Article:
Chest pain may be a sign of a life-threatening medical emergency, or it may be an uncomfortable symptom of a minor and temporary ailment. One might feel this symptom anywhere between the neck and the upper abdomen, and it may feel dull, aching, burning, stabbing, tight, or sharp. People often think chest pain indicates a heart problem, but this is not always the case. However, it’s important to rule out heart problems as a cause of chest pain before looking for another less serious cause.
Angina, caused by reduced blood flow to the heart, is often mistaken for a heart attack. People who experience angina may feel a squeezing or tightness in the chest. The condition most commonly occurs in people with heart disease, and it is considered a warning sign for future cardiovascular events. Stable angina is the most common type, and it usually occurs along with physical exertion or stress. It may be a recurring problem, and often people are aware of what triggers an event. Unstable angina is a medical emergency; the decreased blood flow can last up to half an hour, even without a trigger. Unlike stable angina, typically brought on by activity, unstable angina may occur at rest. Angina that becomes more severe, frequent, or longer-lasting is also classified as unstable angina. The main difference between angina and heart attack is that angina is a temporary reduction of blood flow to the heart muscle. In contrast, a heart attack occurs when blood clot forms in a blood vessel that carries blood to the heart and completely blocks it. This can cause permanent damage to the heart muscle.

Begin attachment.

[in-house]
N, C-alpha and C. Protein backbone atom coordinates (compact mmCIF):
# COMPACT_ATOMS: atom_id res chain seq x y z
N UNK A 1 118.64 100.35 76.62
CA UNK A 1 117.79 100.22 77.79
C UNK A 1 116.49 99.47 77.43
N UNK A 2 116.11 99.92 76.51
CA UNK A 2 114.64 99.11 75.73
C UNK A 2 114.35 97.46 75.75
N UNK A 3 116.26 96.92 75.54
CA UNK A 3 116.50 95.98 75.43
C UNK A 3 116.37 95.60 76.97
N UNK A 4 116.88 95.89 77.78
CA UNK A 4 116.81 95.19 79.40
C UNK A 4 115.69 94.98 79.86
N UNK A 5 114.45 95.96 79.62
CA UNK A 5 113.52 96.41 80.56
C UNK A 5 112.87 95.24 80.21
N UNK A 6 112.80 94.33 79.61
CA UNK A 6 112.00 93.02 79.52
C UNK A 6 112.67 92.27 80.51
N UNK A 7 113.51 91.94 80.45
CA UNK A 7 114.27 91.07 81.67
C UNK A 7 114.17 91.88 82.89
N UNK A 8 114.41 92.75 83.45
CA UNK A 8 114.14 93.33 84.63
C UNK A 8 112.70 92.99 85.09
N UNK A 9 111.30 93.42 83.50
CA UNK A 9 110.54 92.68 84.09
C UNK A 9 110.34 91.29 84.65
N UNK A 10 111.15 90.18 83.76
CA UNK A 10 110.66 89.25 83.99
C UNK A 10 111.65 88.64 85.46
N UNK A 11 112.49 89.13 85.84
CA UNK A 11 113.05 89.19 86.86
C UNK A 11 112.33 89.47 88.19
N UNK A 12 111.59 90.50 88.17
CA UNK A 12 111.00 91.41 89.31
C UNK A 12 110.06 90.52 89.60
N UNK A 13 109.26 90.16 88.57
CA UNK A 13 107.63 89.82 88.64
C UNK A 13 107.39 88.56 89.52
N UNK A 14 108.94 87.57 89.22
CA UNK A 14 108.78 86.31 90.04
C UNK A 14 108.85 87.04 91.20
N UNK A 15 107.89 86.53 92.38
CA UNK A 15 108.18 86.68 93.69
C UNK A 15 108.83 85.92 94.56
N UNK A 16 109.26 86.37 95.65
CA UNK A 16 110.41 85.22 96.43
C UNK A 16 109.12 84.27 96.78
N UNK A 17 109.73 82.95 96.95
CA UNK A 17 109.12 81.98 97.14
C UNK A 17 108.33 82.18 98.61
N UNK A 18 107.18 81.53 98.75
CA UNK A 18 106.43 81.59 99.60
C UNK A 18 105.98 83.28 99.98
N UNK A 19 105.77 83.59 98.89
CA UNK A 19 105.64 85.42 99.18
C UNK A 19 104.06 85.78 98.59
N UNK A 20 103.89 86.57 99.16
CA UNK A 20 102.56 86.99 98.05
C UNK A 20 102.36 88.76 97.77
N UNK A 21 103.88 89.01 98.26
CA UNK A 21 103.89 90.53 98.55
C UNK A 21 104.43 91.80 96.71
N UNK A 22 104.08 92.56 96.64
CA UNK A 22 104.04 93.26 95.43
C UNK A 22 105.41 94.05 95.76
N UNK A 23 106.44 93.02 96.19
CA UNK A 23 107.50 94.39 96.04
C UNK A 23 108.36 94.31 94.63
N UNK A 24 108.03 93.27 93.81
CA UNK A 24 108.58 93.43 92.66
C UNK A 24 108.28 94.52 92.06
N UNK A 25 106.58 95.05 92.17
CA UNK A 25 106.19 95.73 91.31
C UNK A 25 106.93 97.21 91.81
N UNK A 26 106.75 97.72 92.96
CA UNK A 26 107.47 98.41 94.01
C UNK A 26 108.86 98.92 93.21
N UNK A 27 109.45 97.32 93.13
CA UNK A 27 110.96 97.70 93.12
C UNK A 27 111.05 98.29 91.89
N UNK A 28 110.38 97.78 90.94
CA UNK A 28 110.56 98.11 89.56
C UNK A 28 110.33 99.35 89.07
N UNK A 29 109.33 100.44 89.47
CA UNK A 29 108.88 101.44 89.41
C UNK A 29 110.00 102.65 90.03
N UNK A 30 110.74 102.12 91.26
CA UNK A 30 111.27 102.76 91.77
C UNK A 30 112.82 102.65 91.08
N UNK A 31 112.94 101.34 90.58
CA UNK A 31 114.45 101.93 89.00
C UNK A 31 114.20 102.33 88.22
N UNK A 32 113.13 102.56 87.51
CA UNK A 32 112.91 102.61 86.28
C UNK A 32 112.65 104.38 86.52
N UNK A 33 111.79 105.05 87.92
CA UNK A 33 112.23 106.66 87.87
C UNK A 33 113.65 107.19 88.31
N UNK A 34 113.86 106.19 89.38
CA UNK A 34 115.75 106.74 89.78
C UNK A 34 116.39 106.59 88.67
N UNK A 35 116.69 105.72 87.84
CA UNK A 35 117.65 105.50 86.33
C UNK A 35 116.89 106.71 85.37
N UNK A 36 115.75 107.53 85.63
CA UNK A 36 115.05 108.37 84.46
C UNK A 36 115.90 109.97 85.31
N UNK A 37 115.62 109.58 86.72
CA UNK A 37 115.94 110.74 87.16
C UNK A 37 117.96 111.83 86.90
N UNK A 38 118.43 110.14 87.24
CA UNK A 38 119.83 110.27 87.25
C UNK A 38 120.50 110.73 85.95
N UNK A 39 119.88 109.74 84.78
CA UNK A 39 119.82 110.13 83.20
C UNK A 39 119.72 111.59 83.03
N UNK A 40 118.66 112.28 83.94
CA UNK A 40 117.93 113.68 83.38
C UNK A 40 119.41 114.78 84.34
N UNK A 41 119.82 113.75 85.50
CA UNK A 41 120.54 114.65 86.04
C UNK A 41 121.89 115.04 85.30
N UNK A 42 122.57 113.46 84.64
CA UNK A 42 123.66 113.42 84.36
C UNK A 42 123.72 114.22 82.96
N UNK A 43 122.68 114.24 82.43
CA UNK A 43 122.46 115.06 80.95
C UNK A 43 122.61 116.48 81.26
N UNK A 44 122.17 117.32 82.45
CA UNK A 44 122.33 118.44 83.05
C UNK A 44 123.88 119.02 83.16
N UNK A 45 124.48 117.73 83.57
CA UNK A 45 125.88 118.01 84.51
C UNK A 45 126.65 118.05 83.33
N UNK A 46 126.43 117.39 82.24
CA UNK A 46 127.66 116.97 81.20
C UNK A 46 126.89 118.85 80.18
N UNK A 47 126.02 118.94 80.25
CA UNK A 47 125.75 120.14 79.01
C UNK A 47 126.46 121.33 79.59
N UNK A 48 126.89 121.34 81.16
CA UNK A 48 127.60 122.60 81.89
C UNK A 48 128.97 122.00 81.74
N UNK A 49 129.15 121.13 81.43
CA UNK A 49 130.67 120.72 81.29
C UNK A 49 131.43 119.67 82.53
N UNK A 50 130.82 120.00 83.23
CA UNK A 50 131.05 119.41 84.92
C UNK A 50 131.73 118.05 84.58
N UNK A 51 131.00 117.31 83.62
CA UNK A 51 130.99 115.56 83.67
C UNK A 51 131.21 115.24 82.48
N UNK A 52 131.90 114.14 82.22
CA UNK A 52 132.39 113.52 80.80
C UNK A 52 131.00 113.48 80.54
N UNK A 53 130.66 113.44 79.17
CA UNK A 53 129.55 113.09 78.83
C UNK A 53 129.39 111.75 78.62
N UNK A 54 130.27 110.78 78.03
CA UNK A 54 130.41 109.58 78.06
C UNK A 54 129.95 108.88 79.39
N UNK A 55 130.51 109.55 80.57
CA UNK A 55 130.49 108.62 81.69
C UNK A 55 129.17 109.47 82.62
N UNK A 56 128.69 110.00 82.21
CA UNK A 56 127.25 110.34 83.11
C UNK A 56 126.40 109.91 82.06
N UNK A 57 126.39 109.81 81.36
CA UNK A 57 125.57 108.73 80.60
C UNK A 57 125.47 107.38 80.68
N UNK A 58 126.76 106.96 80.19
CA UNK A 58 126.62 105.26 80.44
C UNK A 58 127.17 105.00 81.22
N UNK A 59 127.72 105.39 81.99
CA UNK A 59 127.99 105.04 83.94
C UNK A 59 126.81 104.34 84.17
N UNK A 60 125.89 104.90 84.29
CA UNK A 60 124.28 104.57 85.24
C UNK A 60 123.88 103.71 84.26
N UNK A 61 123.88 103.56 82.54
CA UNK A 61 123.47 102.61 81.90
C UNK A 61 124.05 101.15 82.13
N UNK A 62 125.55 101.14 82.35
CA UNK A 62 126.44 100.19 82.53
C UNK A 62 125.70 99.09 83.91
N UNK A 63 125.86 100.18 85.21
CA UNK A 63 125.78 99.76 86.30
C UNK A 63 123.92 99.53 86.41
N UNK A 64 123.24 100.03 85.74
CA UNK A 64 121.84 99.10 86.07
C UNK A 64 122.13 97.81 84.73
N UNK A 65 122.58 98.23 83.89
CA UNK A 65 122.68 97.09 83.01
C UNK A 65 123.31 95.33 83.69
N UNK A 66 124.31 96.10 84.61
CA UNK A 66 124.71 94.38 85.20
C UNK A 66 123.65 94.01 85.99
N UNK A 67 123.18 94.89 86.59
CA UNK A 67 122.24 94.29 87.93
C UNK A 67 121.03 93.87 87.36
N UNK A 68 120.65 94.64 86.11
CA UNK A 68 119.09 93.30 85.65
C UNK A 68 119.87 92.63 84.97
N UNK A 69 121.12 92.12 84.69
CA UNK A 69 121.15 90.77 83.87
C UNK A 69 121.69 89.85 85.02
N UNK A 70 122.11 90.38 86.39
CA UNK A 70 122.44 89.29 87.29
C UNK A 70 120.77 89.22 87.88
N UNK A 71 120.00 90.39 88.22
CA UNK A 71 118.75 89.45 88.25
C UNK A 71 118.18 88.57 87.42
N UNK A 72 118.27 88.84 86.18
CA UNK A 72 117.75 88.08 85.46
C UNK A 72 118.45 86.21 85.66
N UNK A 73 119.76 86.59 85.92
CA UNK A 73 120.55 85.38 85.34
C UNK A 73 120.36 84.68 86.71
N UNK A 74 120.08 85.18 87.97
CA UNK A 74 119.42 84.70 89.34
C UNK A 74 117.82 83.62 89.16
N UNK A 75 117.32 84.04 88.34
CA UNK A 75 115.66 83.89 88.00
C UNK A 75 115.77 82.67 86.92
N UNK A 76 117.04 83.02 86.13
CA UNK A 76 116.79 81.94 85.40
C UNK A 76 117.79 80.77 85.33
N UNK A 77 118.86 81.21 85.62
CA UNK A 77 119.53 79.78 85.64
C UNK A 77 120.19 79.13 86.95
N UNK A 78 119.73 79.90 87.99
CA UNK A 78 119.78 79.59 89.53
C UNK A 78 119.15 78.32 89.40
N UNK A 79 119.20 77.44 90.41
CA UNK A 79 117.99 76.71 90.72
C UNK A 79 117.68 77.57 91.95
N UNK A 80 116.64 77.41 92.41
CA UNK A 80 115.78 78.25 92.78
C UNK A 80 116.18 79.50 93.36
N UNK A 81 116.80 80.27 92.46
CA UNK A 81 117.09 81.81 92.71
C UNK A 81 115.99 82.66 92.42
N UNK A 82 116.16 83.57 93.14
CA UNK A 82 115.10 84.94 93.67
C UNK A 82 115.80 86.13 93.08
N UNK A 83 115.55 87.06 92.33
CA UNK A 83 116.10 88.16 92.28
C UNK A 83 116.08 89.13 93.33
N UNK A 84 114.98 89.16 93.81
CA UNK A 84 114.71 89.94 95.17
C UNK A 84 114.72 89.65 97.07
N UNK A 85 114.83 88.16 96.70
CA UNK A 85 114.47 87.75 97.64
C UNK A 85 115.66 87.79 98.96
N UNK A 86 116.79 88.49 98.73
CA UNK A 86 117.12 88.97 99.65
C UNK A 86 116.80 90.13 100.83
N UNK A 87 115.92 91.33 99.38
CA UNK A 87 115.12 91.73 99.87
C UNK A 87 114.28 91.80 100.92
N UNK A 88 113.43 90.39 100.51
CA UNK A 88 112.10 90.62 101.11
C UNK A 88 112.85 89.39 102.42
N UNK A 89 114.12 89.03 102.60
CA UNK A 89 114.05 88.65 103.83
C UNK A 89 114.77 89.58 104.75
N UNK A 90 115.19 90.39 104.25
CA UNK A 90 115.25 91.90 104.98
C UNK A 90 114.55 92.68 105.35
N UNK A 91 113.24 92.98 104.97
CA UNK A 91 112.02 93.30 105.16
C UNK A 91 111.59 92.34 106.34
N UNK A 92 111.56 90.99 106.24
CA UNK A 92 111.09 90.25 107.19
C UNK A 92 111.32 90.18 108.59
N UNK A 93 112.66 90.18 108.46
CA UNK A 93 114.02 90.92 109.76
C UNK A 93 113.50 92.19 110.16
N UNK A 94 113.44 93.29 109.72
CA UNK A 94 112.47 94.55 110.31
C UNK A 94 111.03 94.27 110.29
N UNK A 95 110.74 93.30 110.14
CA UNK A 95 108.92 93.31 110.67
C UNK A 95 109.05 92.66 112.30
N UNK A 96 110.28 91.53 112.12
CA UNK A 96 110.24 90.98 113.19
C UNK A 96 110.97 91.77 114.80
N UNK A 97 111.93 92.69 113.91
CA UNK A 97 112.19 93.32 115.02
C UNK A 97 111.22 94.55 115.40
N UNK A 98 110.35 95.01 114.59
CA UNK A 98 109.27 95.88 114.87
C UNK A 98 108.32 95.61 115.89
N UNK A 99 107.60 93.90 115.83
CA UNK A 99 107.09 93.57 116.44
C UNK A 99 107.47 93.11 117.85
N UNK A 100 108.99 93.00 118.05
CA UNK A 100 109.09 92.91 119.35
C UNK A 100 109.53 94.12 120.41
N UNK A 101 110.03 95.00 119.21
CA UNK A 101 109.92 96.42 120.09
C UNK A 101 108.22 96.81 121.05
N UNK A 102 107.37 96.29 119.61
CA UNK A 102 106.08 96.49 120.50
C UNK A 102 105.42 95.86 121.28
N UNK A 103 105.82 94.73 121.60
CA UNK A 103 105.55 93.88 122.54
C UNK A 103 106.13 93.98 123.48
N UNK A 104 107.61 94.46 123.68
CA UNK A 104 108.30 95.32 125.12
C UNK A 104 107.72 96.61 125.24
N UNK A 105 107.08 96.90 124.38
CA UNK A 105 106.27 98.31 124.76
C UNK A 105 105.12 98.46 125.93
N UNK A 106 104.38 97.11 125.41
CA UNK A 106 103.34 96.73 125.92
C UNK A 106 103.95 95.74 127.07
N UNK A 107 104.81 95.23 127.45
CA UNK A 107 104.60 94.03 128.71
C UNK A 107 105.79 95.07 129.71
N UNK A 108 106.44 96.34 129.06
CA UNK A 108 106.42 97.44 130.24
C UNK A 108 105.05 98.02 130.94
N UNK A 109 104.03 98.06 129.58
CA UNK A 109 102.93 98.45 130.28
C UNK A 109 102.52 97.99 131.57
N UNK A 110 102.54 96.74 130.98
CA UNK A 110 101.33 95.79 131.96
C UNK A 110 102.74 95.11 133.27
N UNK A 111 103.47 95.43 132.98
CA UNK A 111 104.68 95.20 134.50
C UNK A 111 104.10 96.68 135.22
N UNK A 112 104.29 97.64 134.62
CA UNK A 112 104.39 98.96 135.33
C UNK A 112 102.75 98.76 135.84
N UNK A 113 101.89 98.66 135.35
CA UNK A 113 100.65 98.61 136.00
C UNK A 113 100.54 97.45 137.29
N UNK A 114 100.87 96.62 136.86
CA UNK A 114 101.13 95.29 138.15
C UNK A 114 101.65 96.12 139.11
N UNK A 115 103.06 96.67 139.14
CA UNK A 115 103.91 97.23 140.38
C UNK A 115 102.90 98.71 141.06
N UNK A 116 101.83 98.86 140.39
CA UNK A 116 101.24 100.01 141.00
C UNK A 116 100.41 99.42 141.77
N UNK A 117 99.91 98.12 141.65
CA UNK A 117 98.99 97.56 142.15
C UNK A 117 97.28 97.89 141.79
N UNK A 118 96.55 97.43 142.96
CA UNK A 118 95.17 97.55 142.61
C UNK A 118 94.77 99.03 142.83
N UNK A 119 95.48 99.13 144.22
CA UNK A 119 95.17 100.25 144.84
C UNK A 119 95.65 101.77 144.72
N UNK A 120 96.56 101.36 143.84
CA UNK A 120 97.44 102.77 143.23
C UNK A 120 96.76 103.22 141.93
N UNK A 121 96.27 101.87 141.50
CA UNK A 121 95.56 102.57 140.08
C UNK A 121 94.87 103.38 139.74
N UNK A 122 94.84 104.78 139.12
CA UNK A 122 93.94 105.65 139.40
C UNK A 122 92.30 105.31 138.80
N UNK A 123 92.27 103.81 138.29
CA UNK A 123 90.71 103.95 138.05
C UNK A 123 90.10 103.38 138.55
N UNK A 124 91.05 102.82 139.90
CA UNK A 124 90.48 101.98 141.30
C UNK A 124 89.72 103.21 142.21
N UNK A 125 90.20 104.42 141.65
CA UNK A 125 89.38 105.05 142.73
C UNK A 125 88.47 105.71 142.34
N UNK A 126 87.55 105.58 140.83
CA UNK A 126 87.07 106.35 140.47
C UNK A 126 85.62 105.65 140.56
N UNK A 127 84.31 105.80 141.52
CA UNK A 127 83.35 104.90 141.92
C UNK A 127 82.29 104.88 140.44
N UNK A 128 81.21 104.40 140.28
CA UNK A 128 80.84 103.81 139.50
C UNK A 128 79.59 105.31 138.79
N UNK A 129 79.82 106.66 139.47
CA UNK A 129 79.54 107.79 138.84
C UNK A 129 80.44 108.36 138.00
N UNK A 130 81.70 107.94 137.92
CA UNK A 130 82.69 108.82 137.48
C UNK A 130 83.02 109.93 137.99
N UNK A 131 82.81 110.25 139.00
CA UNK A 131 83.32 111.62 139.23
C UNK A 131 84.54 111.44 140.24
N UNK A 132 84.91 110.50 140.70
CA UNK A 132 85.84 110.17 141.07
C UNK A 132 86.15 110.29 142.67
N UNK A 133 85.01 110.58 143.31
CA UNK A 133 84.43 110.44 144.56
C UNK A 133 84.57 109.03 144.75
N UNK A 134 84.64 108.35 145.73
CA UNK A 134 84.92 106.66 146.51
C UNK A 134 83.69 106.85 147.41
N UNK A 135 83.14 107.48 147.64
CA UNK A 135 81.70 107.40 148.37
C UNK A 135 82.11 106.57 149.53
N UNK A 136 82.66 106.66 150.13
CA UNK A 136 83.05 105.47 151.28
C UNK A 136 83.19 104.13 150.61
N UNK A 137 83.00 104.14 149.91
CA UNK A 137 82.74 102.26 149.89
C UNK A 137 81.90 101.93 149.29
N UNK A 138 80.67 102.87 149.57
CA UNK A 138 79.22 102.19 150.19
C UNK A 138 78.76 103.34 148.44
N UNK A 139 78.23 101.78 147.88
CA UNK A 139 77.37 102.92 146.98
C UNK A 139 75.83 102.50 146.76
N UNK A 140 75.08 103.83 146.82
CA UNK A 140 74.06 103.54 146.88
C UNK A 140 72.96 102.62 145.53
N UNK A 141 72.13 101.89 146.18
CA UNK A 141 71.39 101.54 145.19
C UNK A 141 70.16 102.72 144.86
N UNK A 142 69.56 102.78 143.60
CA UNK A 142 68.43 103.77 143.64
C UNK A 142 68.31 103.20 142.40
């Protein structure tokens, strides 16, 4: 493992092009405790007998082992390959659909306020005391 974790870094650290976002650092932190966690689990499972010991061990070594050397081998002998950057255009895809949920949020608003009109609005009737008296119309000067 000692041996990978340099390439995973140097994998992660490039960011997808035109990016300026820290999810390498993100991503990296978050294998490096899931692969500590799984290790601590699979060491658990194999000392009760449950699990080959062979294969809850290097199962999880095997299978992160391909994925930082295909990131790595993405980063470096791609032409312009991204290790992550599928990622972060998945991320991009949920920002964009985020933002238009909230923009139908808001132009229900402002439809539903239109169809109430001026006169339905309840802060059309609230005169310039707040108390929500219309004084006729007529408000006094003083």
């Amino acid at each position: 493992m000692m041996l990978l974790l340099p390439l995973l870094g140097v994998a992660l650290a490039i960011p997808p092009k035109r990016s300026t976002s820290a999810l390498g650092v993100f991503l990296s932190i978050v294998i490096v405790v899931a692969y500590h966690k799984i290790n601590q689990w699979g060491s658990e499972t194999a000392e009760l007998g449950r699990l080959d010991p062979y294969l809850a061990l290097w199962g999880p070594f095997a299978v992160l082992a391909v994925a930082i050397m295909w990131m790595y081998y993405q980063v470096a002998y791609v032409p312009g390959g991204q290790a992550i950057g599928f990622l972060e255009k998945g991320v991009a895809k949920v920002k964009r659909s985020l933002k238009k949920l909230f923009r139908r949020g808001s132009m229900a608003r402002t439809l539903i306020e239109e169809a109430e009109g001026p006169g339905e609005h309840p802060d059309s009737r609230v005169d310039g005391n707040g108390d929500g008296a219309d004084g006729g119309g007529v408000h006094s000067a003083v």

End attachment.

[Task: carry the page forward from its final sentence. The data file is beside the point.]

A heart attack or myocardial infarction occurs when an obstruction prevents the heart muscle from getting enough blood. According to the CDC, 790,000 Americans have a heart attack each year. The event usually presents as chest pain accompanied by pain in the arm, back, jaw, neck or stomach, or shortness of breath, cold sweats, nausea, or fatigue. The more quickly one seeks medical attention for a heart attack, the more likely they will experience a full recovery. An individual doesn’t have to experience all of these symptoms to be having a heart attack. One should seek medical attention for all chest pain that lasts longer than 5 minutes or is associated with shortness of breath, lightheadedness, nausea, sweating, or dizziness.
Just like any other muscle in the body, the heart muscle (myocardium) can become inflamed. Usually, myocarditis affects people with infections such as Epstein-Barr virus (EBV), Hepatitis C, HIV, chlamydia, streptococcal, or staphylococcal bacteria. Symptoms include shortness of breath, abnormal heartbeat, fainting, light-headedness, fatigue, fever, muscle aches, and swollen joints, legs, or neck veins. Infection with a virus or bacteria is a common cause of myocarditis, but it can also be brought on by a reaction to some medications or chemicals, as well as inflammation associated with an autoimmune disease or other underlying illness.
A blocked artery can cause a pulmonary embolism, a blood clot which blocks blood flow not to the heart but to the lungs. The blood clot travels through the vessels, usually from the leg, and becomes lodged in an artery that supplies blood to the lungs. Symptoms of pulmonary embolism are similar to those of a heart attack. An individual may experience shortness of breath, rapid heart rate, and chest pain. He or she may cough up blood. Pulmonary embolisms can be life-threatening if not treated promptly. Anyone at risk of blood clots should speak to a doctor about preventative measures.